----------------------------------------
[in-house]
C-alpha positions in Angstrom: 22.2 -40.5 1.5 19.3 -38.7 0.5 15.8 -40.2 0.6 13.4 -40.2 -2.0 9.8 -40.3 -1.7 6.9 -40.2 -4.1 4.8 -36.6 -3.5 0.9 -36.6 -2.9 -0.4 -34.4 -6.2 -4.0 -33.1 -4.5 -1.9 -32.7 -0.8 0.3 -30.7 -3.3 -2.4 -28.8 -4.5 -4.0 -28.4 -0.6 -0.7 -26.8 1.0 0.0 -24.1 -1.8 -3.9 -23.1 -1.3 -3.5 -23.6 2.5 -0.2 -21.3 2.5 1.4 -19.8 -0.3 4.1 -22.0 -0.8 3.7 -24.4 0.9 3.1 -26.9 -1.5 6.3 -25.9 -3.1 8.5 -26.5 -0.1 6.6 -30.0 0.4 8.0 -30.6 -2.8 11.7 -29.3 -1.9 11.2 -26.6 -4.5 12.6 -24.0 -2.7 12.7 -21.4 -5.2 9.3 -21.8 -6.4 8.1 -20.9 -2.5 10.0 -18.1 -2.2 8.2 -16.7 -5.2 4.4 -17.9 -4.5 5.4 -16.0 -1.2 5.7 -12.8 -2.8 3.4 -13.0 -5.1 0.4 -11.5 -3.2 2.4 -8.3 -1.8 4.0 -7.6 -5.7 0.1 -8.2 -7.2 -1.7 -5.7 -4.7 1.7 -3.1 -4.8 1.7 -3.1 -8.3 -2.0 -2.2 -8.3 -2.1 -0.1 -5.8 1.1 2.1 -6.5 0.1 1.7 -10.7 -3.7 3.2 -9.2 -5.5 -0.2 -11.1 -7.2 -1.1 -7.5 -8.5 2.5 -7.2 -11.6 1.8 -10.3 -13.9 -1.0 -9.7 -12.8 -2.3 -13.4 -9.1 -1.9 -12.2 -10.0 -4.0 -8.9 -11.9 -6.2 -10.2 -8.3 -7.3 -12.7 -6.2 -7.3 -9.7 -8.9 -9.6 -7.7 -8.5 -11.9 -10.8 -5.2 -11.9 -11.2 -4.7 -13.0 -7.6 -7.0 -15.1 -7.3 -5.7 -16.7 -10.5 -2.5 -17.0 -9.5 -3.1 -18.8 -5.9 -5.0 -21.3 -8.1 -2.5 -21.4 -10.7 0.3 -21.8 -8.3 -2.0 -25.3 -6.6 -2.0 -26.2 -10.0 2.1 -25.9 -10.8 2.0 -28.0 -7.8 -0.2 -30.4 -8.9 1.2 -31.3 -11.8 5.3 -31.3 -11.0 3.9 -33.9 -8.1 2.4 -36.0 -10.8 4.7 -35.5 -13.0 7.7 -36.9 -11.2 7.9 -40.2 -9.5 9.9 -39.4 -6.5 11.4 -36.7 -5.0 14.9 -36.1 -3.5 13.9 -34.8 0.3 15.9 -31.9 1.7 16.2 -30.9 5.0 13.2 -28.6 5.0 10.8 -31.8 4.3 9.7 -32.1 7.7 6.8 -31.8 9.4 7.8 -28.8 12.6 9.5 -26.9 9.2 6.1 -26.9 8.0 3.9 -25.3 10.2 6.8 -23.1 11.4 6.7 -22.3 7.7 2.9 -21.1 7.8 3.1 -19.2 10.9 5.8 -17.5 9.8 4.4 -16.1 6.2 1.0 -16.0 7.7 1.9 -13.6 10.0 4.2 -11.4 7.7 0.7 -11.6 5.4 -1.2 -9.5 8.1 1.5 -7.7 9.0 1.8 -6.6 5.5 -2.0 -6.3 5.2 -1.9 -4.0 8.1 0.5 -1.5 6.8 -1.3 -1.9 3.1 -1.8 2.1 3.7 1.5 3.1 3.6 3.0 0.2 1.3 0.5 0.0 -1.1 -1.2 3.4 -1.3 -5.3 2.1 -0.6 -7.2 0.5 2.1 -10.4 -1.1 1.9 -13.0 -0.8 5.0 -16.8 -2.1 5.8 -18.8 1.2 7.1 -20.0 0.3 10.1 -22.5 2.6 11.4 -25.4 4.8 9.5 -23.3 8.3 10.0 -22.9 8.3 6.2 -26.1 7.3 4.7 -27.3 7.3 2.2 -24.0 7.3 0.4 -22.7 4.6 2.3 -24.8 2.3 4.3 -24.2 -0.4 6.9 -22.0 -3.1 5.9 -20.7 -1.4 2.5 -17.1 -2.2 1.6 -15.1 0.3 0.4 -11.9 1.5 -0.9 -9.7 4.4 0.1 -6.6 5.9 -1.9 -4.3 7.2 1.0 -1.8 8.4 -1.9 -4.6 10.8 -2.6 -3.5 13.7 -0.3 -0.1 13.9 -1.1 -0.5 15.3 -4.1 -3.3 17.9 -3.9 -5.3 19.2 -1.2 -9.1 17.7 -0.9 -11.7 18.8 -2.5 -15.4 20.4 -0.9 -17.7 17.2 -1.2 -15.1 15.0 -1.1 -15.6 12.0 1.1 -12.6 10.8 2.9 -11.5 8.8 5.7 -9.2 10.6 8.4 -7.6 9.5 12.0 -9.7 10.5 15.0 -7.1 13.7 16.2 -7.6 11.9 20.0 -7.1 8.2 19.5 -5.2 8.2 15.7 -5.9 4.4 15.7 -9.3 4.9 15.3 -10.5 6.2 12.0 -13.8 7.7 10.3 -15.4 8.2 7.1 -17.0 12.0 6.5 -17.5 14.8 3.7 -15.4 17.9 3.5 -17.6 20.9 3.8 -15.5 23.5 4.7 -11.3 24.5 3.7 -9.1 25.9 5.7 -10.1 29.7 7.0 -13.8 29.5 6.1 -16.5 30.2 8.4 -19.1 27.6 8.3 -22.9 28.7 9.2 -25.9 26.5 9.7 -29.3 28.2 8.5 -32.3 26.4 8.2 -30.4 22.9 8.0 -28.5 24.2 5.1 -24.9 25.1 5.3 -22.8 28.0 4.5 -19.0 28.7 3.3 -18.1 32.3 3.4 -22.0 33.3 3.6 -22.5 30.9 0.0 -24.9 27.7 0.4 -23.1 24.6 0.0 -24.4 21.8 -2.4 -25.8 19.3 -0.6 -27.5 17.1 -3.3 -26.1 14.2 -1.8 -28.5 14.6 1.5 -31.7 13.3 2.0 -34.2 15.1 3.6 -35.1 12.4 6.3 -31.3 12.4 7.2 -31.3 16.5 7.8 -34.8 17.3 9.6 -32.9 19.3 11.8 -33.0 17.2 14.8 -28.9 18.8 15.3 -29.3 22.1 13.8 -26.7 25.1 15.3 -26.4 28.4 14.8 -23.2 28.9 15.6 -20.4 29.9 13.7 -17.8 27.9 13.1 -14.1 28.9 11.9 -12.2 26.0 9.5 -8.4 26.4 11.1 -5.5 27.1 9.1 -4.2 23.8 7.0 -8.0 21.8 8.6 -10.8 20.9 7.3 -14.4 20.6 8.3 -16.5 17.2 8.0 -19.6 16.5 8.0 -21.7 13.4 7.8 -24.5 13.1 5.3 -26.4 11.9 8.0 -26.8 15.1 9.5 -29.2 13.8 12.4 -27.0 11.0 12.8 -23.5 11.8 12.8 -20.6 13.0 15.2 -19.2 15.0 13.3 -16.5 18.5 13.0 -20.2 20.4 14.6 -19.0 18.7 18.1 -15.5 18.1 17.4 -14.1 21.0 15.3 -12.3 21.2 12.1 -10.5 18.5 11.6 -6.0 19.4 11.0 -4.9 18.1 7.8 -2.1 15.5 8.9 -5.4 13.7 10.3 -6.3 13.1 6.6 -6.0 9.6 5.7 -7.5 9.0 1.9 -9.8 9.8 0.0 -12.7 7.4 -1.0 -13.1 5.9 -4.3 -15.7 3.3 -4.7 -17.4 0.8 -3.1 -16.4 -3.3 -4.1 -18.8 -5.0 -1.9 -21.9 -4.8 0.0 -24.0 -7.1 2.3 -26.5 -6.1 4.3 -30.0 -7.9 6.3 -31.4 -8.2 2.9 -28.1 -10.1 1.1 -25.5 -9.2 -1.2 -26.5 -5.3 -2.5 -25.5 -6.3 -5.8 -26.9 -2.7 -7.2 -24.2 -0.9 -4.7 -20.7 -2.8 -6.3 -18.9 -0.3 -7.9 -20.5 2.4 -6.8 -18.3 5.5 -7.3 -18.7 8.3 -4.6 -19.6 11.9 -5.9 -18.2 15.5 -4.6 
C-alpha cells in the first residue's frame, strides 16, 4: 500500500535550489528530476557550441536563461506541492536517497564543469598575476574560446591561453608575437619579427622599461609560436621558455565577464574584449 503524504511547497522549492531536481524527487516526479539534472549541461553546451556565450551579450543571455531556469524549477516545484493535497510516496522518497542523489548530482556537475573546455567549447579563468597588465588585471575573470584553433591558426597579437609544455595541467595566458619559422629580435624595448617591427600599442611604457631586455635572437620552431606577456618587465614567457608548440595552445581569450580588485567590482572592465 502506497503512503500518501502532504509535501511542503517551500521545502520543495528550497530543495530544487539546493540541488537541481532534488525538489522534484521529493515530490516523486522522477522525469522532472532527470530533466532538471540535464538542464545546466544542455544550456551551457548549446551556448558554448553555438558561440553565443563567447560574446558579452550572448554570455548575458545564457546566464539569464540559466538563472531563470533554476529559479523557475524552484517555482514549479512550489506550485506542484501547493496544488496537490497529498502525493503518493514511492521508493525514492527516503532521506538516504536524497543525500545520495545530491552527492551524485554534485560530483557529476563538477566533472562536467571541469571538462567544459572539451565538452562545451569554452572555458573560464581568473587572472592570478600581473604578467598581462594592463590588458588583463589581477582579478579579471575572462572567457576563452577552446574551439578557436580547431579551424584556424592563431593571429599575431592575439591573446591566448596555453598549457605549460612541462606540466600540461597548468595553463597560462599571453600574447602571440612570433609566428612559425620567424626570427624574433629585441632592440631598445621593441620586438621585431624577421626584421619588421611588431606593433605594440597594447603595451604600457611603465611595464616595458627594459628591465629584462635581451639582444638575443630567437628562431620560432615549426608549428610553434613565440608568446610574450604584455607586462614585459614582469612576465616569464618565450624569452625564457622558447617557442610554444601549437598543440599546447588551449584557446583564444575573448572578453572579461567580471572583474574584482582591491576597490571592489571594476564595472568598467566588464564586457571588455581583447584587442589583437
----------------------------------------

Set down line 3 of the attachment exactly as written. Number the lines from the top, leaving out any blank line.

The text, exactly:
C-alpha cells in the first residue's frame, strides 16, 4: 500500500535550489528530476557550441536563461506541492536517497564543469598575476574560446591561453608575437619579427622599461609560436621558455565577464574584449 503524504511547497522549492531536481524527487516526479539534472549541461553546451556565450551579450543571455531556469524549477516545484493535497510516496522518497542523489548530482556537475573546455567549447579563468597588465588585471575573470584553433591558426597579437609544455595541467595566458619559422629580435624595448617591427600599442611604457631586455635572437620552431606577456618587465614567457608548440595552445581569450580588485567590482572592465 502506497503512503500518501502532504509535501511542503517551500521545502520543495528550497530543495530544487539546493540541488537541481532534488525538489522534484521529493515530490516523486522522477522525469522532472532527470530533466532538471540535464538542464545546466544542455544550456551551457548549446551556448558554448553555438558561440553565443563567447560574446558579452550572448554570455548575458545564457546566464539569464540559466538563472531563470533554476529559479523557475524552484517555482514549479512550489506550485506542484501547493496544488496537490497529498502525493503518493514511492521508493525514492527516503532521506538516504536524497543525500545520495545530491552527492551524485554534485560530483557529476563538477566533472562536467571541469571538462567544459572539451565538452562545451569554452572555458573560464581568473587572472592570478600581473604578467598581462594592463590588458588583463589581477582579478579579471575572462572567457576563452577552446574551439578557436580547431579551424584556424592563431593571429599575431592575439591573446591566448596555453598549457605549460612541462606540466600540461597548468595553463597560462599571453600574447602571440612570433609566428612559425620567424626570427624574433629585441632592440631598445621593441620586438621585431624577421626584421619588421611588431606593433605594440597594447603595451604600457611603465611595464616595458627594459628591465629584462635581451639582444638575443630567437628562431620560432615549426608549428610553434613565440608568446610574450604584455607586462614585459614582469612576465616569464618565450624569452625564457622558447617557442610554444601549437598543440599546447588551449584557446583564444575573448572578453572579461567580471572583474574584482582591491576597490571592489571594476564595472568598467566588464564586457571588455581583447584587442589583437